The fossil energy sources in the world are depleting while the
energy demand is increasing manifold and there exists a gap between the demand
and supply of the same. The promising renewable substitute source of fuel
generated from natural tree born oils, fats of animals and even waste cooking
oil has been identified as a solution for the alarming global twin problems of
fossil fuel depletion and environmental degradation1-3.In the beginning of
diesel engines, vegetable oils were tried (their original compositions
unaltered) as a conceivable engine fuel yet the thought never grabbed hold
attributable to incongruence issues, for example, deterioration of the oil with
time, high viscosity, and fouling of the engine.
As of late the biodiesel route has been reactivated for various
reasons like (a) it has been discovered that vegetable oil can be changed by
means of esterification into a product which is substantially more satisfactory
as a diesel fuel than the original oil itself (b) a wide assortment of vegetable
oils can be utilized as crude material for transesterification; this has
prompted the possibility that biodiesel production could be an approach to
broaden the part of agriculture (more employments made and diminished monetary
weight for oil imports in developing nations).
Biodiesel is a type of sustainable power source that can be used
specifically in any current, unmodified diesel engine. It has accomplished more
prominent consideration attributable to its favorable circumstances, for
example, (I) Energy Independence (ii) Smaller Trade Deficit (iii) Economic
Growth (iv) Cleaner Air (v) Less Global Warming.
The vegetable oil is conceivably ready to supplant mineral oil in
future. Biodiesel is created through transesterification, a procedure in which
organically derived oils are combined with alcohol (ethanol or methanol) in the
presence of a catalyst to form ethyl or methyl ester (Zhang et al., 2003).
Biodiesel can be blended with diesel fuel or utilized 100% specifically in an
engine. Biodiesel can be gotten from rural products or sources, for example,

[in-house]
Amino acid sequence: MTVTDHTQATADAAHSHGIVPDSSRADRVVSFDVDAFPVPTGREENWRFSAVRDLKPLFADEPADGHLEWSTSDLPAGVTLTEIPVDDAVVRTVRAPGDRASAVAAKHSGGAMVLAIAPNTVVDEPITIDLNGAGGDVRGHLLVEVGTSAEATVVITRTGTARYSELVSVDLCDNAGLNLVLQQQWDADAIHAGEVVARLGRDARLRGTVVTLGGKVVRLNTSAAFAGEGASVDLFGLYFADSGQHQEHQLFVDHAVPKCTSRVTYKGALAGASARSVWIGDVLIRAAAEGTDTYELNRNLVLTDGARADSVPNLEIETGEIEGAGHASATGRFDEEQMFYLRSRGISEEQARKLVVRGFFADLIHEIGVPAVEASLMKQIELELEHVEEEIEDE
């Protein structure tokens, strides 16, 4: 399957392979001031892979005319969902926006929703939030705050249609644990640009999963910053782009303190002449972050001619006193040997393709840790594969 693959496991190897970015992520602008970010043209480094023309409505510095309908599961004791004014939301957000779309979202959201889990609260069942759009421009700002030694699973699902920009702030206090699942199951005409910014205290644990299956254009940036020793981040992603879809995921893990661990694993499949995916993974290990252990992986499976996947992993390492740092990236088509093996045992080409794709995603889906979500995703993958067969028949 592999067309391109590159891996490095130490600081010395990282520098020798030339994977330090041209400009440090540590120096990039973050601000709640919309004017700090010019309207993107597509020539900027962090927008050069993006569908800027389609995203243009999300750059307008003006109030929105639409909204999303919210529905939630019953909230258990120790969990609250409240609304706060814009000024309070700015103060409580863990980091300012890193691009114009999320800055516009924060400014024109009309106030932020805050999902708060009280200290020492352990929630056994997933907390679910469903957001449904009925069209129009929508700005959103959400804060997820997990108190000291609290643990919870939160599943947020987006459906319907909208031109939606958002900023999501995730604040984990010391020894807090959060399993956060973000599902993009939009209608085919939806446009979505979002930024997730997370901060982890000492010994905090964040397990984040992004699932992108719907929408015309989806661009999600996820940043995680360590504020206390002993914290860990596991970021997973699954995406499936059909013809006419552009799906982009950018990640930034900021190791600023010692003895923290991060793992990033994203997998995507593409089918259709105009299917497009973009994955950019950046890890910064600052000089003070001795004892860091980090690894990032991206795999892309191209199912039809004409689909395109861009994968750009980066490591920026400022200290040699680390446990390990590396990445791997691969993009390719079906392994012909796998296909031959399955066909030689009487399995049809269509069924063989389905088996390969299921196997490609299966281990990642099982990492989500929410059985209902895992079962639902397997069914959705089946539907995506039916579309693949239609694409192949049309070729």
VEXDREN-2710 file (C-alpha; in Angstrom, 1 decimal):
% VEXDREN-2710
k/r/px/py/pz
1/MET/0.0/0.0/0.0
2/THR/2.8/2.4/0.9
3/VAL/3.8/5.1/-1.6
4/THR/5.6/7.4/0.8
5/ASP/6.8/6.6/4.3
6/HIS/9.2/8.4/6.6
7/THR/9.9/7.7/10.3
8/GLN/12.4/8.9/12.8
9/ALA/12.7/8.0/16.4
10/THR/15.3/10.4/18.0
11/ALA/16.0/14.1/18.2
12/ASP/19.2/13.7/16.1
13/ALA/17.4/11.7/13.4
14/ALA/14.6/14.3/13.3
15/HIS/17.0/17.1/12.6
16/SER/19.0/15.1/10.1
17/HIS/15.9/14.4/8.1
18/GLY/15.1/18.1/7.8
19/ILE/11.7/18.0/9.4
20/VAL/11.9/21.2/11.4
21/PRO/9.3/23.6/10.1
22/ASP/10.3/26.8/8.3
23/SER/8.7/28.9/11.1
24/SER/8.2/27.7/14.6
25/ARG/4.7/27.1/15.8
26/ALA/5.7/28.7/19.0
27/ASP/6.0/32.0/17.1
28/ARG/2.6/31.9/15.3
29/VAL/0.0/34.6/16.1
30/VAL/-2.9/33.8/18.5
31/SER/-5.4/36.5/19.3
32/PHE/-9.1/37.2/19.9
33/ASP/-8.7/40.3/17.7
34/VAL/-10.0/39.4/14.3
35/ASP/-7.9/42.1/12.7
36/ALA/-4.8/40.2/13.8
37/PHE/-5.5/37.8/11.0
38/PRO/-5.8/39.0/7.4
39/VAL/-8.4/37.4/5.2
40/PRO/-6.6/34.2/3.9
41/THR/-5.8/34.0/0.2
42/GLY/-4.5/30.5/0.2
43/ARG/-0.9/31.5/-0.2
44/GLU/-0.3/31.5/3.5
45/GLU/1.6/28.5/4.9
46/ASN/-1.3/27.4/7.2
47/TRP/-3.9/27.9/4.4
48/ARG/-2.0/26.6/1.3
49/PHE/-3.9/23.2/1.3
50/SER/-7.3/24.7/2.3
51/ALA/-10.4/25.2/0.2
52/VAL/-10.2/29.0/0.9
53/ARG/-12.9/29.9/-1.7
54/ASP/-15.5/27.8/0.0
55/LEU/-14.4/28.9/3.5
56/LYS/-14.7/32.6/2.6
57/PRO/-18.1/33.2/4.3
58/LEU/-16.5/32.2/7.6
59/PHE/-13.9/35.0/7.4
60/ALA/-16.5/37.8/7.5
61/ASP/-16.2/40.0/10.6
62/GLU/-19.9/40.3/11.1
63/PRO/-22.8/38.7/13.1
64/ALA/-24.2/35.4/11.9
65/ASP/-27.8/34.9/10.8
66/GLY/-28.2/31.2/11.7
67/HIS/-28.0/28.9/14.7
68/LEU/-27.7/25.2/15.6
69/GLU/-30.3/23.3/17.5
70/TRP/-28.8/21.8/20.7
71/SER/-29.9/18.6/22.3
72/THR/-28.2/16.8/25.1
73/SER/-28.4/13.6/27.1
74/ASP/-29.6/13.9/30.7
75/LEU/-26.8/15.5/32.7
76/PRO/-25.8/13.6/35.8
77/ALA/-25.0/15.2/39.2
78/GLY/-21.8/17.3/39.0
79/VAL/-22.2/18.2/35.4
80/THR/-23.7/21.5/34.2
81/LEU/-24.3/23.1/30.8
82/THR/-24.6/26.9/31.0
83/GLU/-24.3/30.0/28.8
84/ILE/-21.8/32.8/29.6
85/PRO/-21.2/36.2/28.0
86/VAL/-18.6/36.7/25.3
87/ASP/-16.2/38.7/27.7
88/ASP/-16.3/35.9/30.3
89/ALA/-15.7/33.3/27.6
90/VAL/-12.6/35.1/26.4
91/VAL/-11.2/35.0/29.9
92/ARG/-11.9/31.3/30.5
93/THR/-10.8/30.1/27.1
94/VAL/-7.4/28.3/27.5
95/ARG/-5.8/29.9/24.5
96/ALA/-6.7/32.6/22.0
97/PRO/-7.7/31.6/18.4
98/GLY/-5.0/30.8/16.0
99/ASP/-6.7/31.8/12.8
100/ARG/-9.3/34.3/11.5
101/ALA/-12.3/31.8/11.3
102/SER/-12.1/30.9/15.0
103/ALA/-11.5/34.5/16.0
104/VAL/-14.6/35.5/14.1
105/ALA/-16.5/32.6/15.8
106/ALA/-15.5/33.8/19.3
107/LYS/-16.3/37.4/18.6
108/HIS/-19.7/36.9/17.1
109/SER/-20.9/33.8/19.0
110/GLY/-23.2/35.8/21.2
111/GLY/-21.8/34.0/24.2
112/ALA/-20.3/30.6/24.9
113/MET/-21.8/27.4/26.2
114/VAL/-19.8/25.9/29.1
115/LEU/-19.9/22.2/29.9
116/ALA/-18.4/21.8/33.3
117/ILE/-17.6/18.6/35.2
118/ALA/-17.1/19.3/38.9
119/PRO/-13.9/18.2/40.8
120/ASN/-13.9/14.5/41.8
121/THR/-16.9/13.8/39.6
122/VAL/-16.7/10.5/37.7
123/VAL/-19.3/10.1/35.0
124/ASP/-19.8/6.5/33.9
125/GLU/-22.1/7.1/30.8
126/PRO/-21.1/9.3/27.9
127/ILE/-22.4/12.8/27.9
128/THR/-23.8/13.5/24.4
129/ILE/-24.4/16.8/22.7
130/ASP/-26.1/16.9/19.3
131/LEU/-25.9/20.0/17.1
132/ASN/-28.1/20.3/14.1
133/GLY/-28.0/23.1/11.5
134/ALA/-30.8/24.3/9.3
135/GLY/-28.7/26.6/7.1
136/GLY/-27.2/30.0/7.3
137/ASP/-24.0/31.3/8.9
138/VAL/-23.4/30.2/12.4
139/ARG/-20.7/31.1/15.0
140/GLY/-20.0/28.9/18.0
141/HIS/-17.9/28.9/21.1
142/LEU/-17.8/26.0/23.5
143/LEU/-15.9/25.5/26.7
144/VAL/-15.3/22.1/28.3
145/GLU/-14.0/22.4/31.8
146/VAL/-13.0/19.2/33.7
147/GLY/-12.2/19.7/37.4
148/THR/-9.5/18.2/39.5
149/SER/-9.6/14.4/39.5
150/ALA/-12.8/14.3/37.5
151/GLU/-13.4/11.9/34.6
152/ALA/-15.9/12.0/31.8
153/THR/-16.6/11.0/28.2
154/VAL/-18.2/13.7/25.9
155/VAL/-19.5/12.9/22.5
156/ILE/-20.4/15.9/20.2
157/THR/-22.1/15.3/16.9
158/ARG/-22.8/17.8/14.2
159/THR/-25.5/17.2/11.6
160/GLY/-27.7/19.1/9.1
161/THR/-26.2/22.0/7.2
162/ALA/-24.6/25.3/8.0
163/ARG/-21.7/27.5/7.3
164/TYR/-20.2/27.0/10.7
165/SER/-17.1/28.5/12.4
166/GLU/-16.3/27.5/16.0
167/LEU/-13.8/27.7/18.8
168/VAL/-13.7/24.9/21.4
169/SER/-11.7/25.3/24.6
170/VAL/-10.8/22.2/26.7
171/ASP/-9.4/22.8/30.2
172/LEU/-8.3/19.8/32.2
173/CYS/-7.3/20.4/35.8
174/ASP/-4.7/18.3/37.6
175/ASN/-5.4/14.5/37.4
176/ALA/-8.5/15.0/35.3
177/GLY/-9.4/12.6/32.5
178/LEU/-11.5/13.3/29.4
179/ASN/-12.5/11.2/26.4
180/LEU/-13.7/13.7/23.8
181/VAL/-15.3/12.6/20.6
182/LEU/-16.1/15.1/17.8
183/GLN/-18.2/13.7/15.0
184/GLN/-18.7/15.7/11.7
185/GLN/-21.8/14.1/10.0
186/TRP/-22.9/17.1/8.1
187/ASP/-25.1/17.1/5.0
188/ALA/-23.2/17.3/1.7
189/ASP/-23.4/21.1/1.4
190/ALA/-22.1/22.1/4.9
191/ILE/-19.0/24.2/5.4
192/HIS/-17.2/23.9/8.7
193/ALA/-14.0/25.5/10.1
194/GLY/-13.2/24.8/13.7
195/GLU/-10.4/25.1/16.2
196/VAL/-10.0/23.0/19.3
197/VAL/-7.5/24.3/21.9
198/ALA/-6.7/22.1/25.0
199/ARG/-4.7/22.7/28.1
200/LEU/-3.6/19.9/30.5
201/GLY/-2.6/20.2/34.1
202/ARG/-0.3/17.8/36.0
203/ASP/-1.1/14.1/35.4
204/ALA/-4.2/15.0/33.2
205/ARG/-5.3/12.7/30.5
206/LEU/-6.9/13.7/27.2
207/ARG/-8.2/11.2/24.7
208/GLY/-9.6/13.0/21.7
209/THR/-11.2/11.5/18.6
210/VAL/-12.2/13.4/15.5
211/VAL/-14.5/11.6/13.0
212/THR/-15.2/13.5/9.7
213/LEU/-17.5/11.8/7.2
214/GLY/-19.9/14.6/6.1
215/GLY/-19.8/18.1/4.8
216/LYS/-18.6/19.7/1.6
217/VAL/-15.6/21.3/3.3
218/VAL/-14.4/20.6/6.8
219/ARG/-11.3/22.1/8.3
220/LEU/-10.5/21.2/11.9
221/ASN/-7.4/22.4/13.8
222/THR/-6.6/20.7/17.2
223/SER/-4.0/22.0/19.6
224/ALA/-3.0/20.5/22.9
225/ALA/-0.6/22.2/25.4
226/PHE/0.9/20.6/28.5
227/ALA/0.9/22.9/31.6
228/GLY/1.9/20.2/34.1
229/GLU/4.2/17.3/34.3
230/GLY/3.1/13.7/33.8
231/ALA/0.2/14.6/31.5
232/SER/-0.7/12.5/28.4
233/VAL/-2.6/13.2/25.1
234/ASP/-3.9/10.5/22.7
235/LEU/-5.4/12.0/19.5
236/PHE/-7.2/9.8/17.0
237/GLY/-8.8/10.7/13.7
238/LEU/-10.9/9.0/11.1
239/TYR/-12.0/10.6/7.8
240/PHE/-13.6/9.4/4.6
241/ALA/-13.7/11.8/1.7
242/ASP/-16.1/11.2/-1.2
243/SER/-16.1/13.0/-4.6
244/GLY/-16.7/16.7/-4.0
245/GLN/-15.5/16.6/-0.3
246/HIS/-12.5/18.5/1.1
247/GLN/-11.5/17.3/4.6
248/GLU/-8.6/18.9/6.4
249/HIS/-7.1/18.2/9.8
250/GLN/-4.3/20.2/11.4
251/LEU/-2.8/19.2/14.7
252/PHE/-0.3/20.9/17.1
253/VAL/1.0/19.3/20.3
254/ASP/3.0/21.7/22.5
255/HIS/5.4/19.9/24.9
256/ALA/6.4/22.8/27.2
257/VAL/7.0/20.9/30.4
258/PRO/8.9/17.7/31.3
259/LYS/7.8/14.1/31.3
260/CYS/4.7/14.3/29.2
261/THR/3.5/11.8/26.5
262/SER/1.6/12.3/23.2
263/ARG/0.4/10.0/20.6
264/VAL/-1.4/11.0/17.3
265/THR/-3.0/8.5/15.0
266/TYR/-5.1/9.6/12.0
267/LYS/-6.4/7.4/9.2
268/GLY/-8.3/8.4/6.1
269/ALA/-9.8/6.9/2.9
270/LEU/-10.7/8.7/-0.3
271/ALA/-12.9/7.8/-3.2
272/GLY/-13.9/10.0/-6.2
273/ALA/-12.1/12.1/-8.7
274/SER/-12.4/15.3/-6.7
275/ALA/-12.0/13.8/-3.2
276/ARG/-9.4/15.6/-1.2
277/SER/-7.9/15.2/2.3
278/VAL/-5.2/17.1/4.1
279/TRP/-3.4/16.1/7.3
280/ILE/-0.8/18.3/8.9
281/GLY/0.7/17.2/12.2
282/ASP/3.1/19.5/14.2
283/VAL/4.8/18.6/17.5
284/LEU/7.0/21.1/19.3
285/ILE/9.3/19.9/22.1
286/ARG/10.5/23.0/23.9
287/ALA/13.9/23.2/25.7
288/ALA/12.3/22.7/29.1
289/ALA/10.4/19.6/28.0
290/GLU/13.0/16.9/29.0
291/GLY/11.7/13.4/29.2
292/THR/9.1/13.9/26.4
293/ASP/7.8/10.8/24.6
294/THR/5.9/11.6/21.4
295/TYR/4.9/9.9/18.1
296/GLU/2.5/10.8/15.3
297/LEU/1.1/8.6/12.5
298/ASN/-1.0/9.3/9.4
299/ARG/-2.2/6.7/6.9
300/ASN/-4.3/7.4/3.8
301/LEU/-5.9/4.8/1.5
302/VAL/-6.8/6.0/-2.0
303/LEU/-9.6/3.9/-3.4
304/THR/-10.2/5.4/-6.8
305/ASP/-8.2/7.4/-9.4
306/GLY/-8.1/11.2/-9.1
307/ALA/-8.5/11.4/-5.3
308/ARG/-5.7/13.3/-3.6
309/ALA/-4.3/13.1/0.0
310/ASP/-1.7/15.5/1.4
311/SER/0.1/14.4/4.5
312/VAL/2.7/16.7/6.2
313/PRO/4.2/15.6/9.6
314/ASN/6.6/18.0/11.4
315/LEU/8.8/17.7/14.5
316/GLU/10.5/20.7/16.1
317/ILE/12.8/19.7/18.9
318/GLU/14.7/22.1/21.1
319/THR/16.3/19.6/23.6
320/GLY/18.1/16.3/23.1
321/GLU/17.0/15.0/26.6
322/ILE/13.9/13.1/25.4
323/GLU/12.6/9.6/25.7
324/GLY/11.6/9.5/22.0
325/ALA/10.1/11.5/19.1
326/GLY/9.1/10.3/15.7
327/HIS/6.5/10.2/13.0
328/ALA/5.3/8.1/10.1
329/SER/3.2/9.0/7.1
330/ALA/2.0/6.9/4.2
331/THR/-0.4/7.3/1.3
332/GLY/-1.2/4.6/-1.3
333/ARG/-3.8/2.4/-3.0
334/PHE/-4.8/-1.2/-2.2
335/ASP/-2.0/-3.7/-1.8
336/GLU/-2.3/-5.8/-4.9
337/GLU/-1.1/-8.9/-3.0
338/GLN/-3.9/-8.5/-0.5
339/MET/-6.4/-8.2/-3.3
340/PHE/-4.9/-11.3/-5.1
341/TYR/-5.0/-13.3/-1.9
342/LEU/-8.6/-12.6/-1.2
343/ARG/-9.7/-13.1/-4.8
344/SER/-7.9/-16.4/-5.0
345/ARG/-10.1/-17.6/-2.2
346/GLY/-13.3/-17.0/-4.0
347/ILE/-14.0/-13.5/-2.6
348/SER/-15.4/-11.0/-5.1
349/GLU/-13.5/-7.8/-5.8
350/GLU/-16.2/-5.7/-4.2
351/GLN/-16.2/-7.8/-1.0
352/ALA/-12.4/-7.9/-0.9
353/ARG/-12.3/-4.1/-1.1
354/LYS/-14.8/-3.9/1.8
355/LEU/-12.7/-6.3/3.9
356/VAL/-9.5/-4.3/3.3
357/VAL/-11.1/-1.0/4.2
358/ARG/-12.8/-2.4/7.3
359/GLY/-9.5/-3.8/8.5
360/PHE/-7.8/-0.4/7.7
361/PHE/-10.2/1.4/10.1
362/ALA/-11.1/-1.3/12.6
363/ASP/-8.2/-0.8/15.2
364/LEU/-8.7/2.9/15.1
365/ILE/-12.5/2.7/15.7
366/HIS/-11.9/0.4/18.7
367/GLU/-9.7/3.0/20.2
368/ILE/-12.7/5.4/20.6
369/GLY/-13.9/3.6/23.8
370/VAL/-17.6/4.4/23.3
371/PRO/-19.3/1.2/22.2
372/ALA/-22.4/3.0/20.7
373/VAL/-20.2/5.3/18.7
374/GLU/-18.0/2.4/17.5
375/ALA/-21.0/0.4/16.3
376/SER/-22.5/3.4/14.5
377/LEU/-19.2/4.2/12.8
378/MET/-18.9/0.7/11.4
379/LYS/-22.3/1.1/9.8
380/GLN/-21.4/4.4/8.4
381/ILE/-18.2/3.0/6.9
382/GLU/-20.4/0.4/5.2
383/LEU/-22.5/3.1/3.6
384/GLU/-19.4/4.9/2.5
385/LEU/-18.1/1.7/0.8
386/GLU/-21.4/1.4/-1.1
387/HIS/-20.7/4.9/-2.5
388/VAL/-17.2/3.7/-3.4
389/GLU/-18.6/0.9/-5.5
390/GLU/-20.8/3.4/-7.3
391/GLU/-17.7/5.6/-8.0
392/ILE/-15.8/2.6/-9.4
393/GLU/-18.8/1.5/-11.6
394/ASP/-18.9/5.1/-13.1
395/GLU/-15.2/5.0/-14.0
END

palm oil, coconut, soybean, shelled nut, castor, sesame, assault seed oils,
squander vegetable oils, or microalgae oils. Biodiesel is physically similar to
petroleum diesel yet has the value of being gotten from characteristic,
inexhaustible sources. A blend of 20% biodiesel with 80% oil (B20) can be
utilized as a part of all diesel-consuming equipment, including
compression-ignition engines and oil heat boilers, without alterations.
Recently, Ahmad et al (2010) has prepared biodiesel from sesame oil
by its transesterification with methanol in the presence of NaOH as catalyst
and most extreme yield of 92% was accomplished at 60°C. The fuel properties of
sesame biodiesel (100%, for example, specific gravity @ 60/60°F was 0.887,
flash point 110°C, pour point – 18°C, kinematic consistency @ 40°C 5.77, cetane
number 53, and sulfur substance 0.0083. Engine energizing with sesame biodiesel
and its blends (B20%, B10%, and B5%) regarding fuel consumption, efficiency,
and power outputs seemed to have rise to execution contrasted with mineral
diesel. There is no undeniable change in motor power yield even at 100%
biodiesel. It was observed that the natural execution of sesame biodiesel was
better than that of mineral diesel. This study supports the production of
biodiesel from sesame seed oil as a reasonable other option to the diesel fuel.
Sesame and other oil crops are a promising new energy supply sources. The
potential of some plant oils that can be utilized to produce biodiesel has been
displayed in Table 1.